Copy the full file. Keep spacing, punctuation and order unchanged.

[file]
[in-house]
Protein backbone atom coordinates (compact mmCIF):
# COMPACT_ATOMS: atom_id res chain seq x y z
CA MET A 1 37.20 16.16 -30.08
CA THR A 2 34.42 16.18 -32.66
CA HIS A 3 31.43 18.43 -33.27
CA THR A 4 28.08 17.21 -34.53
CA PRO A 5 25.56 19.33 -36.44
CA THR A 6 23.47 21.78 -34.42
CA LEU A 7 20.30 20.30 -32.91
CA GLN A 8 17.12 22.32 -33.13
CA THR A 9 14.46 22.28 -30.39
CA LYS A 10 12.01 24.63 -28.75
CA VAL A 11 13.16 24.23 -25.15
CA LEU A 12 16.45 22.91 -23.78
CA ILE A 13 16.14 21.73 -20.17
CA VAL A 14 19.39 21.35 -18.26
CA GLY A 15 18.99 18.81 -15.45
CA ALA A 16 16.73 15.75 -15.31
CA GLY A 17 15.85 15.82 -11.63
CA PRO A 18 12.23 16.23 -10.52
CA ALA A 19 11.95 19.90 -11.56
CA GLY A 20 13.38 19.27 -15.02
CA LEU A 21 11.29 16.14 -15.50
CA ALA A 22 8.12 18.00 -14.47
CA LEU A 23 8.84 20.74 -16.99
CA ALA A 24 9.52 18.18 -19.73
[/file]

[in-house]
Protein backbone atom coordinates (compact mmCIF):
# COMPACT_ATOMS: atom_id res chain seq x y z
CA MET A 1 37.20 16.16 -30.08
CA THR A 2 34.42 16.18 -32.66
CA HIS A 3 31.43 18.43 -33.27
CA THR A 4 28.08 17.21 -34.53
CA PRO A 5 25.56 19.33 -36.44
CA THR A 6 23.47 21.78 -34.42
CA LEU A 7 20.30 20.30 -32.91
CA GLN A 8 17.12 22.32 -33.13
CA THR A 9 14.46 22.28 -30.39
CA LYS A 10 12.01 24.63 -28.75
CA VAL A 11 13.16 24.23 -25.15
CA LEU A 12 16.45 22.91 -23.78
CA ILE A 13 16.14 21.73 -20.17
CA VAL A 14 19.39 21.35 -18.26
CA GLY A 15 18.99 18.81 -15.45
CA ALA A 16 16.73 15.75 -15.31
CA GLY A 17 15.85 15.82 -11.63
CA PRO A 18 12.23 16.23 -10.52
CA ALA A 19 11.95 19.90 -11.56
CA GLY A 20 13.38 19.27 -15.02
CA LEU A 21 11.29 16.14 -15.50
CA ALA A 22 8.12 18.00 -14.47
CA LEU A 23 8.84 20.74 -16.99
CA ALA A 24 9.52 18.18 -19.73